One year on from their ninth full-length album ‘A Moon Shaped Pool’ and 20 years on from the seminal ‘OK Computer’, Radiohead are back on tour again, stopping off in Manchester for their only UK (non-festival) date of 2017. Originally intended to be 2 gigs at the Manchester Arena, the concerts were combined into one at Emirates Old Trafford, a massive venue with a 50,000 capacity. Perhaps not the most natural of venues for a concert, but the band made it shine.
Before we got to the main act however, there were two support acts: cellist and previous Radiohead collaborator Oliver Coates (which was sadly missed by myself due to traffic) and Junun, the collaboration between Radiohead’s Jonny Greenwood, Israeli composer Shye Ben Tzur and The Rajasthan Express. While this isn’t the most obvious combination on paper, Junun is a fantastic marriage of Indian brass to guitars and drum machines and while I had the impression that it would have worked better as a more intimate indoor affair, the performance was fantastic, with particular highlights being the drum machine-heavy ‘Junun’ and ‘Roked’ which got the crowd moving, and they had won over some initially sceptical members of the crowd by the end of their set.
And then it was time for Radiohead, presenting us with a set full of surprises from the get-go, opening with ‘Let Down’ for quite possibly the first time ever, a demanding song that immediately proved the band is sounding just as good if not better than it did back in 1997 when the song was originally released. Within the first 4 songs we’d already heard a quarter of ‘OK Computer’, as well as the brilliant ‘Ful Stop’ from ‘A Moon Shaped Pool’, which I’d wager is one of their best live songs – it’s hugely intense.
The setlist was highly varied throughout, and while there were a lot of airings from ‘OK Computer’ and ‘In Rainbows’, every album bar ‘Pablo Honey’ was given at least two songs in the setlist, with some of the deep cut highlights of the main set being ‘All I Need’, ‘You And Whose Army?’ and the blisteringly political ‘Myxomatosis’ – there was a distinctly political overtone to the whole set, most obviously coming to a fore when the crowd broke into the now ubiquitous ‘Oh, Jeremy Corbyn’ chant after ‘No Surprises’, a song that included one of the most explosively sang along to lines of the whole night:
‘You look so tired, unhappy
Bring down the government
They don’t, they don’t speak for us’
By the middle of the main set, the crowd were fully invested, particularly after an amazingly manic performance of ‘Idioteque’, a classic Radiohead live moment that only seems to have become more frantic as the years have gone on – the sirens and screeches at the song’s climax were equal parts hypnotic and terrifying. ‘Bodysnatchers’ and ‘2 + 2 = 5’ rounded out the set, leaving the audience hungry for more, and more they certainly got.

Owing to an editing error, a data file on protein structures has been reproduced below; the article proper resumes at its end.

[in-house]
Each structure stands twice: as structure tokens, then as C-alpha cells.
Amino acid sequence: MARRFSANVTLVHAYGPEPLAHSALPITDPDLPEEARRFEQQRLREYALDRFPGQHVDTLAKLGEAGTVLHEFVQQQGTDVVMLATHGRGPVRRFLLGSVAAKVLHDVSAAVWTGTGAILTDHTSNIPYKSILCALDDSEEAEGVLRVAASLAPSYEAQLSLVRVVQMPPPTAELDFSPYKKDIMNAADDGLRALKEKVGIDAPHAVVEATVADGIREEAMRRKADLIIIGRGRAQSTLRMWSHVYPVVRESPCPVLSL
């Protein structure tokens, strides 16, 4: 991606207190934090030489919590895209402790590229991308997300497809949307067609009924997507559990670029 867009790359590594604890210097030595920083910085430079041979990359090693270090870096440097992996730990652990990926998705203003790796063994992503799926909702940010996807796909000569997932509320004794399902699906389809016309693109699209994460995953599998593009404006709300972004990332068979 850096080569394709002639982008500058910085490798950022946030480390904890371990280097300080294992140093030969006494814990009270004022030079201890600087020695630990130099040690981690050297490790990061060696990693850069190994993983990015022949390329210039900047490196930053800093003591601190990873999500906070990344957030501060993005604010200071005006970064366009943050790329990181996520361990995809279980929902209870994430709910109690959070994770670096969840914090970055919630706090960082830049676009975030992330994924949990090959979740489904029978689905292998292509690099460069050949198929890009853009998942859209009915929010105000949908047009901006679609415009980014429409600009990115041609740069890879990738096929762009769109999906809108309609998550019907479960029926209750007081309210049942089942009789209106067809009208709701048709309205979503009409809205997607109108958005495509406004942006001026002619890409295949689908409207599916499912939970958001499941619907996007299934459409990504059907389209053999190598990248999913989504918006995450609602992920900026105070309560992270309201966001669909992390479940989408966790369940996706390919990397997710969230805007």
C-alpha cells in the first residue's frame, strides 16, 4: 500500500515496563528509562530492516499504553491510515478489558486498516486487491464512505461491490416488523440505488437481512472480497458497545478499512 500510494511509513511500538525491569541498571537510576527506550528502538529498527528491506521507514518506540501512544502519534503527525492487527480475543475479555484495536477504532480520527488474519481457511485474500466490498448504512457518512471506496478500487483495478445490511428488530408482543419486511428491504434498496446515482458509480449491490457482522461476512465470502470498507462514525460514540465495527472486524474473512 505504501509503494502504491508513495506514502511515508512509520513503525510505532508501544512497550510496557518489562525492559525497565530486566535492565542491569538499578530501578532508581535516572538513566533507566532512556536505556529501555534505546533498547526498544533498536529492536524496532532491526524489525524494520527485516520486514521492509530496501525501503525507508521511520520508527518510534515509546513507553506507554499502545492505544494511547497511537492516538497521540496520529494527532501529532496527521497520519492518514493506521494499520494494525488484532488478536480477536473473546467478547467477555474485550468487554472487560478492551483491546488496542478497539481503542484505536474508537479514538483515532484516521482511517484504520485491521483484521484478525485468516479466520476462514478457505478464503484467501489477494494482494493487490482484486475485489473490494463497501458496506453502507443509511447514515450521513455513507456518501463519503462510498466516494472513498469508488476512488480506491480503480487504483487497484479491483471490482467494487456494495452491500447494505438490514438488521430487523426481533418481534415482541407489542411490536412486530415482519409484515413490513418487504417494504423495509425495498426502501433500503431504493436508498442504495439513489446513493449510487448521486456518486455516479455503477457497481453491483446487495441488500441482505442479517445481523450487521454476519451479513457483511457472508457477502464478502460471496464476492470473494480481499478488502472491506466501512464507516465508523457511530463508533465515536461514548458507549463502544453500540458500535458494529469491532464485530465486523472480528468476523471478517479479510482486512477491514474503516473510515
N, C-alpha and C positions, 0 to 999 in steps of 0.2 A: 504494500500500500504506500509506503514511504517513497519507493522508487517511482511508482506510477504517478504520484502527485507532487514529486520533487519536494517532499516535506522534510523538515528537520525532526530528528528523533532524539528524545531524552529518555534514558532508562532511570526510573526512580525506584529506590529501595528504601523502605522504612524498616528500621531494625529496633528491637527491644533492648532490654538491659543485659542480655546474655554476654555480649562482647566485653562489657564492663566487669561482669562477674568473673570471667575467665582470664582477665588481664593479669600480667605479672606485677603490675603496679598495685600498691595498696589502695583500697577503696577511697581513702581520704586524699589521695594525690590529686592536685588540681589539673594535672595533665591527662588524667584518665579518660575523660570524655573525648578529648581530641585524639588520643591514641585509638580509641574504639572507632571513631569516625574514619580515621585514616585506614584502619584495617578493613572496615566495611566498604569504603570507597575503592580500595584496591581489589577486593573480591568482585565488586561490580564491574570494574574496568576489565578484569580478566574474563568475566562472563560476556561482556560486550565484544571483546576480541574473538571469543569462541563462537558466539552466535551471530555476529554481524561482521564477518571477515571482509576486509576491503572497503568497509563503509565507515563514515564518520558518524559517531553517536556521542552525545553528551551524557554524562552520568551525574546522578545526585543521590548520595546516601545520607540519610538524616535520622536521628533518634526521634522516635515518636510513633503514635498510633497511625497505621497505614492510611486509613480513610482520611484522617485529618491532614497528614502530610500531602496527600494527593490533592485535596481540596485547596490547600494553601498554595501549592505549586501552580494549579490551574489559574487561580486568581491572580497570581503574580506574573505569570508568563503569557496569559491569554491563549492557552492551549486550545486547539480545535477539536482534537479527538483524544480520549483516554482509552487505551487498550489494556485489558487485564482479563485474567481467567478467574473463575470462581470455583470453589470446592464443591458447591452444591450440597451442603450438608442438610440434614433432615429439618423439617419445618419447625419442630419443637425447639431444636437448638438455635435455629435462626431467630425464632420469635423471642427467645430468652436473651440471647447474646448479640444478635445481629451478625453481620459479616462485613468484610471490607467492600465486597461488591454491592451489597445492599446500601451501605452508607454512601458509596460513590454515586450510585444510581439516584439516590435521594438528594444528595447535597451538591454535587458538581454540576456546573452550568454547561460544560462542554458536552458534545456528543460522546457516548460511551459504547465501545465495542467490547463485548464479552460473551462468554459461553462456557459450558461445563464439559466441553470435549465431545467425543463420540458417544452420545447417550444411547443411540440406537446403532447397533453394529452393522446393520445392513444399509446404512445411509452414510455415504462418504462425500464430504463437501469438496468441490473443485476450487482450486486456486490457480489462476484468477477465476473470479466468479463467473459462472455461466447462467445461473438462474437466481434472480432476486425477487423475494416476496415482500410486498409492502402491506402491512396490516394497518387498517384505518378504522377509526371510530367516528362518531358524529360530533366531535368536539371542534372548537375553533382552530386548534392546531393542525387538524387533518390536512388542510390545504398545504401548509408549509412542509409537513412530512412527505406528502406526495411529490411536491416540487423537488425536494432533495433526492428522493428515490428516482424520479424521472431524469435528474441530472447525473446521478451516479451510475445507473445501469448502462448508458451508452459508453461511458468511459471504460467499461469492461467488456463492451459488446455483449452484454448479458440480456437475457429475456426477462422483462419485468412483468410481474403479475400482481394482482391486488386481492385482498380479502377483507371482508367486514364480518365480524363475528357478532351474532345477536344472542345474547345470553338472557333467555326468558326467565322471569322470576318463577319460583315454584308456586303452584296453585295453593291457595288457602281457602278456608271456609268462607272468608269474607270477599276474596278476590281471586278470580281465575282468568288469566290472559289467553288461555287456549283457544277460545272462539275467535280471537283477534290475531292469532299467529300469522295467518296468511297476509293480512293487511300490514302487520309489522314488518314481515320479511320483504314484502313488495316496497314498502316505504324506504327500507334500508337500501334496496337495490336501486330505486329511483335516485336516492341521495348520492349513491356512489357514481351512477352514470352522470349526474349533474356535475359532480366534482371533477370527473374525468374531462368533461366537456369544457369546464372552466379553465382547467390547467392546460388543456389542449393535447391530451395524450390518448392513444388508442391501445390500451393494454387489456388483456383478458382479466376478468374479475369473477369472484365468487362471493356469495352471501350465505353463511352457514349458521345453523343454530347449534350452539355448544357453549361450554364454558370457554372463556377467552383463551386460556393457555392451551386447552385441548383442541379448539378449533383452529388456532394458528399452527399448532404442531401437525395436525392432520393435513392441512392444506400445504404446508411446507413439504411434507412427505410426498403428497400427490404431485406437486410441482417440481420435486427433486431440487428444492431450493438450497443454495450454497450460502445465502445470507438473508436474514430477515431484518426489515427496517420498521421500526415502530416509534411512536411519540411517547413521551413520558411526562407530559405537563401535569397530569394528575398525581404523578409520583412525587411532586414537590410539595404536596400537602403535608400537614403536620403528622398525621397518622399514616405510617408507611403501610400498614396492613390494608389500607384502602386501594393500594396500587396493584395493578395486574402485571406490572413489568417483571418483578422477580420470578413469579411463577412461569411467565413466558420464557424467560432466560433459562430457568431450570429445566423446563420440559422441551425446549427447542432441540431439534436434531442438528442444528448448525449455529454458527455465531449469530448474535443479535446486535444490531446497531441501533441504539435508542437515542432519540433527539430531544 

Usual show opener ‘Daydreaming’ opened the first encore, and while this is an immensely difficult song to place in any setlist due to its unusual style compared to the rest of the band’s catalogue, it was a beautiful performance. ‘Nude’ and ‘Lotus Flower’ brought us into an incredible one-two punch at the end of the encore: ‘Paranoid Android’ and ‘Fake Plastic Trees’, which became the biggest hits with the crowd up to that point. If there’s something that you can guarantee at a Radiohead concert, it’s that the band doesn’t take their own music lightly – they pour every ounce of their emotions into each song, and ‘Fake Plastic Trees’ is a genuinely heartbreaking moment.
A second, extra-long encore was then performed to an insatiable crowd, and this is where we got some serious surprises indeed. Live hit ‘There There’ was followed by ‘I Promise’, a song the band have now played a mere three times since 1996, and while this wasn’t a song the majority of the crowd knew as intimately as the hits (it was only officially released last month on the 20th anniversary rerelease of ‘OK Computer’ – ‘OKNOTOK’), it was a poignant moment and again proved that Thom can still hit those highs he was hitting in the mid-90s with ease.
Speaking of the mid-90s, what came next was astounding. ‘Please sing along, because I’ll probably forget the first verse’ is among the most exciting things a Radiohead fan can hear at a concert, because you know something really old, and most certainly special is coming – this time it was a now-rarely performed ‘The Bends’, and for a brief moment it was like the band were 20 years younger, showing that raucous attitude they had when they were first starting out. Finishing the show was ‘Karma Police’, which left the crowd singing endlessly afterwards, all the way to the tram stations you could hear ‘For a minute there I lost myself’ being belted out by swathes of people. Truly magical.
Radiohead have become one of the most beloved and iconic bands in the UK, and while the quieter songs got lost a little on the speaker system at the cricket ground, the atmosphere was there to drink in if you made the effort to drown out the sound of the crowd. The band played a set that was simultaneously crowd-pleasing and fan-servicing, with the perfect balance between well-loved hits and rarities, as well as being the first 26-song set the band have played since 2009. If there’s one band you need to see before it’s too late, it’s Radiohead.